What I Learned From Doctor Who: “Marco Polo,” (One, 1964)

Doctor: One (William Hartnell)

Companions: Ian Chesterton (William Russell); Barbara Wright (Jacqueline Hill); and Susan Foreman (Carole Ann Ford)

Time: The year 1289, and perhaps beyond.

Place: Earth – ancient China.


1. “The Roof of the World” (Season One, Episode Fourteen)
2. “The Singing Sands” (S1, E15)
3. “Five Hundred Eyes” (S1, E16)
4. “The Wall of Lies” (S1, E17)
5. “Rider from Shang-Tu” (S1, E18)
6. “Mighty Kublai Khan” (S1, E19)
7. “Assassin at Peking” (S1, E20)

Today’s Lessons

1. The “Marco Polo ” serial, which is comprised of seven episodes, is entirely lost; some early episodes are lost due to the BBC’s previous policy of recycling tapes by rerecording over established footage.  www.dailymotion.com has uploaded clips that somehow preserved the audio of these episodes but juxtaposed them against projections of still shots from each episode.  The effect is rather like listening to a radio show or one of those books with the small (45) records accompanied by a slide show presentation as texture.  The lost episodes have been rumored to have been found and are said to be under process of restoration by the BBC…but who knows when they will appear (or if they will appear).  The story is rich enough in this serial, and the audio complete enough, that the gist is more than discernible.

2. One is extra grumpy.  He is petulant and irascible with Marco Polo, particularly as the TARDIS really seems to not be working and is being towed by caravan while the explorer crosses the Gobi desert, though One eventually fixes it sneakily by night.  Of course, Marco has appropriated it to give to the Kublai Khan in exchange for his release back to Venice.  I don’t remember this part in the history books…

3. The theme of One being an old man crops up frequently.  He is the most susceptible to various forms of danger.  In “The Singing Sands,” after Tegana drains the water gourds, the Doctor is the first to collapse from dehydration.  He was also barely in this episode.  Of course, it is his age and inability to kowtow due to a bad back that allows him to bond with the elderly and feeble Kublai Khan later on.

4. Speaking of Singing Sands…the sandstorm did really seem to be singing.  What’s that about?  They never addressed it!

5. Marco Polo tells the story of this caravan through the desert by writing in a journal.  Paradox alert!  Did this journal survive?  It makes references to the Doctor and his companions and the “flying caravan” (the TARDIS).  Did the journal exist before their arrival to the ancient past, or have the Doctor and his companions altered time?  In other words, is their arrival a “fixed” point, and where did this journal end up?  Maybe it’s buried in the Gobi Desert.  This seems very wibbly wobbly to me.  Perhaps even timey-wimey.

6. What is the Tegana dude’s problem, anyway?

7. Ah…the sixties.  All Asian characters are played by British actors with – augmentations – to help them look Asian.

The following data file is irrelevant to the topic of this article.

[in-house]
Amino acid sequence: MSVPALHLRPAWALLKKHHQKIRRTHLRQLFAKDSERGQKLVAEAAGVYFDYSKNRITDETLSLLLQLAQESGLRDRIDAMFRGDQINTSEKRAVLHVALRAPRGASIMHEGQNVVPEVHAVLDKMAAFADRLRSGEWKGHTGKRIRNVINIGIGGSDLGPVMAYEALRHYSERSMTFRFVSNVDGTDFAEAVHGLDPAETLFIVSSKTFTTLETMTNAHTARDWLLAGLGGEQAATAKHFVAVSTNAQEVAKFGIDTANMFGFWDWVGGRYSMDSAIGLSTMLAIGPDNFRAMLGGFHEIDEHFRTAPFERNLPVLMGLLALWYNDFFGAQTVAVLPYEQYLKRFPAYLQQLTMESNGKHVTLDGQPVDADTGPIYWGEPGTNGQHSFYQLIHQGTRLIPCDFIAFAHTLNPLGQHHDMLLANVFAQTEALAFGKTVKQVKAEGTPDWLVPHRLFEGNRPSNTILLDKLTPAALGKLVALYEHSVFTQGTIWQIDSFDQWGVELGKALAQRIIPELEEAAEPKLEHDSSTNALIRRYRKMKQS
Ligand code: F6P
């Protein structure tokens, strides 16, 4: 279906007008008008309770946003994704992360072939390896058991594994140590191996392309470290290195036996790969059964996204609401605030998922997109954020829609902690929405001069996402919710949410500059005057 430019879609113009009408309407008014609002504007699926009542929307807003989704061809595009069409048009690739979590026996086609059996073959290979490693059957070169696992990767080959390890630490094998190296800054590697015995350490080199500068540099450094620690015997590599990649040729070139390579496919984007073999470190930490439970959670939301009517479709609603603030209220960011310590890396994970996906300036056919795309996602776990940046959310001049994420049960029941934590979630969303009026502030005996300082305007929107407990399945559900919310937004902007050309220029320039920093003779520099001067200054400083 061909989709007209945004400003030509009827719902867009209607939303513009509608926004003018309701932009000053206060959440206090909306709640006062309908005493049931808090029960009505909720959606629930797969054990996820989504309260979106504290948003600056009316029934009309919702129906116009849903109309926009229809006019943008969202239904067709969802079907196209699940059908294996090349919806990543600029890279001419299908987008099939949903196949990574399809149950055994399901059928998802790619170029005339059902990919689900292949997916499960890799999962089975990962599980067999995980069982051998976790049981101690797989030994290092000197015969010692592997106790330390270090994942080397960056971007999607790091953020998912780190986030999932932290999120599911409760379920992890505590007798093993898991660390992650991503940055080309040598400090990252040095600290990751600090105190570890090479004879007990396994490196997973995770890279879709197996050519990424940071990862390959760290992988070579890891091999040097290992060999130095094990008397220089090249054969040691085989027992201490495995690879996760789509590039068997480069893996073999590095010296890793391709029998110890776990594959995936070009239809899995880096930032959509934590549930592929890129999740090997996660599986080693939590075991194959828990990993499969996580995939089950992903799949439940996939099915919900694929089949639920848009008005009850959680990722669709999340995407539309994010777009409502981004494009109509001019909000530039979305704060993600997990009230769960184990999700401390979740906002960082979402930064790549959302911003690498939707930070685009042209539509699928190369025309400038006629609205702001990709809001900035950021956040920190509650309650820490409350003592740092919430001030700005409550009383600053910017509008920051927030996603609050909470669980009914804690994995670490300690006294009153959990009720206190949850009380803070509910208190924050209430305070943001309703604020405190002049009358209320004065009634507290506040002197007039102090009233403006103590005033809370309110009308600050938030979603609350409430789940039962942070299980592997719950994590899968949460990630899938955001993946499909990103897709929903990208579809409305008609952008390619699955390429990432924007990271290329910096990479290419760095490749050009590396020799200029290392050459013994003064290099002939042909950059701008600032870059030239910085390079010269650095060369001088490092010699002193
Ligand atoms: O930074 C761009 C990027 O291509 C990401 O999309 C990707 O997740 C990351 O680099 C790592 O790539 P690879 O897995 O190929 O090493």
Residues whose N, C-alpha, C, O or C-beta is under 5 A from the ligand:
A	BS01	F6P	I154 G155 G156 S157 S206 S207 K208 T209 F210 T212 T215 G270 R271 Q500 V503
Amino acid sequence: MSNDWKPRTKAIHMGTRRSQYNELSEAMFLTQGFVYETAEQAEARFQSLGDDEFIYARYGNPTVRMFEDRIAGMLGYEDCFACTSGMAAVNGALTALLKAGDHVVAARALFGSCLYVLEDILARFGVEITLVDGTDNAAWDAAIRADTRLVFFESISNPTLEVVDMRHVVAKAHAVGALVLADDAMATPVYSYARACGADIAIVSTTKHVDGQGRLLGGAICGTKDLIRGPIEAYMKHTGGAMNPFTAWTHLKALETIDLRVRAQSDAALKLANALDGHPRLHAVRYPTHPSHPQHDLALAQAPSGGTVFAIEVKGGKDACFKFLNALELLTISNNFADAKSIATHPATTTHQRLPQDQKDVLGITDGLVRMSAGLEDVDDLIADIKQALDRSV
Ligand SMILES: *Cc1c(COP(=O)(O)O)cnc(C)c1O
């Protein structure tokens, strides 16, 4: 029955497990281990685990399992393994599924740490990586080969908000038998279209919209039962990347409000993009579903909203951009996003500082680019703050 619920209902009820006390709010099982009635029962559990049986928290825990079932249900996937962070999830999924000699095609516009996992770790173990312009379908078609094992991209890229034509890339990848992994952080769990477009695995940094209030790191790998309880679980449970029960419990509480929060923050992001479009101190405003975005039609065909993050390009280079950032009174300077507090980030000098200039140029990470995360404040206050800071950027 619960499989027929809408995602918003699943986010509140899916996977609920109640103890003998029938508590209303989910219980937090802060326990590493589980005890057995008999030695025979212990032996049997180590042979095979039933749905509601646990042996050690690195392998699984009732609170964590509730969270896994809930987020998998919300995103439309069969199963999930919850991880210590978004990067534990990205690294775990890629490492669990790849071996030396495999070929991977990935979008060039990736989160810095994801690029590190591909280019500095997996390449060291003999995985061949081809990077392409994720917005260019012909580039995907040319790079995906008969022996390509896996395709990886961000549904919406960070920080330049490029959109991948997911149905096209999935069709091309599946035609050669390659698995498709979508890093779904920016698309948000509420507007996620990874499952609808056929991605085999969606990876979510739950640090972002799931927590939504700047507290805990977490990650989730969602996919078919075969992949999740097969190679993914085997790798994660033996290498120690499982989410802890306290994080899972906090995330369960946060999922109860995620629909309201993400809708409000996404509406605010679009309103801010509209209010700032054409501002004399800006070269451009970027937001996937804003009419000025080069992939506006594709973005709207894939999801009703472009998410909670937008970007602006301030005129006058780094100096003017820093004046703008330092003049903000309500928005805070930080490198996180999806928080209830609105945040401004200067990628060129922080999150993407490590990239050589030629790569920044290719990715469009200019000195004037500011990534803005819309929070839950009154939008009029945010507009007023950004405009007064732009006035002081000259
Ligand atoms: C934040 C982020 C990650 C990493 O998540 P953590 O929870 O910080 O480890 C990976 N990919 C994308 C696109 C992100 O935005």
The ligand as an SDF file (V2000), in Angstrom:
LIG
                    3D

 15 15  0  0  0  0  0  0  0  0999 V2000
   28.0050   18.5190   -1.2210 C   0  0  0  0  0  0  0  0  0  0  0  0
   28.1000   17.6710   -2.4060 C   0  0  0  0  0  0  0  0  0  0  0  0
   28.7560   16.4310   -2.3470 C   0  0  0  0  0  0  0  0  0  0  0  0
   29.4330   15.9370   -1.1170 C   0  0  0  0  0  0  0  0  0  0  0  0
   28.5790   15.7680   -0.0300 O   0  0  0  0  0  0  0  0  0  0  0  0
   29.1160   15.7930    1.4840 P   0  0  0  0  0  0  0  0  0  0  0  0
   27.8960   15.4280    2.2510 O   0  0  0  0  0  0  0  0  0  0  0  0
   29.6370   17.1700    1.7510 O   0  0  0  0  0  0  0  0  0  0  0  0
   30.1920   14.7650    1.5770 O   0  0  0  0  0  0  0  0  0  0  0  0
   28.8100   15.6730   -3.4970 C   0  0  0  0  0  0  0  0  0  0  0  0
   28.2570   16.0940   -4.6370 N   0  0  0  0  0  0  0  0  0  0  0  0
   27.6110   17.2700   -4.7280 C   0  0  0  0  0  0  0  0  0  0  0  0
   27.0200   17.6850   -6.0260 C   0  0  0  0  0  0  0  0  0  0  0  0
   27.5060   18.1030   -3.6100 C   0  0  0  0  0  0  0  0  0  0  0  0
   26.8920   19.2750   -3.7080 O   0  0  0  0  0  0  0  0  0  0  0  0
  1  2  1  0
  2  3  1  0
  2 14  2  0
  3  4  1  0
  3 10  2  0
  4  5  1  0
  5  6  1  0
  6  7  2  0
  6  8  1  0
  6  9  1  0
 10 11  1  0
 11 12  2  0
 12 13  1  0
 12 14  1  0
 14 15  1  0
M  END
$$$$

8. Who is the guy in the Cave of Five Hundred Eyes giving Tegana his orders?  He doesn’t look like the other Mongols, and yet no one can really wrap their head around the space ship concept of the TARDIS.  I think his name is Acumet, but Tegana ends up killing him.  I’m so confused!  Acumet lived a pointless life.

9. The Doctor has been bandying about lots of diabolical laughter in this serial.  He does not get along with Marco Polo and really holds the fact that he is an intellectual superior over Marco’s head on a regular basis.  Except for the fact that he loses the second TARDIS key to Marco in an anticlimactic bait and switch.  When will this incarnation of the Doctor ever learn?

10. Why is it so hard for four people to get back into the TARDIS?  Susan is the weak link of this outfit.  Her loyalty to Ping Cho gets her captured by the duplicitous Tegana, and there is still no word of explanation for Tegana’s motives, unless he is looking to steal the magic caravan TARDIS for himself.  Update: I think that’s it.  I just don’t know why he wants it.  Maybe his faction of Mongols is at war with Kublai Khan.  Update: No, that’s it.  Apparently, he’s been distracting Marco Polo from realizing his true intentions of aggression against the Khan by blaming The Doctor and his companions for everything, and he wants the TARDIS to give his tribe of Mongols strategic advantage to usurp power from Kublai Khan.  Lofty ambitions.  Too bad it took six episodes to make this clear.

11. There are a lot of maps and virtual paths being displayed in this serial.  Exactly how much time are the Doctor and his companions with Marco Polo overall?  It seems like it’s weeks and weeks if not months.  And yet, they don’t seem to appreciate that they are living so much of their lives in the past.  The ancient past.  The history books past.

12. Backgammon can be used to make wagers.  Kublai Khan apparently has a gambling problem. Good thing the Doctor is no good at rolling dice.

13. Kublai Khan, according to these episodes, is the grandson of Genghis Khan.  Except he’s more of a bean pusher and bureaucrat, while granddad was a warrior.

14. These episodes might be a treat to watch in all of their moving picture glory, should they be really found/restored.  They were fairly ambitious in terms of sets and costumes, even if British actors were awkwardly portraying Asians.  The production values seemed to be quite high for the period and point in the series.  Also, the whole story is resolved with a sword fight and then Tegana’s self-impalement, which might have been fairly exciting for its time.  Nothing about the mythology is established by these episodes, though, other than Susan’s wistful admission to Ping Cho that she is from a faraway place.

Next serial: “The Keys of Marinus” (Season 1, Episodes 21-26).


One comment

  1. kyliekeelee · December 20, 2013

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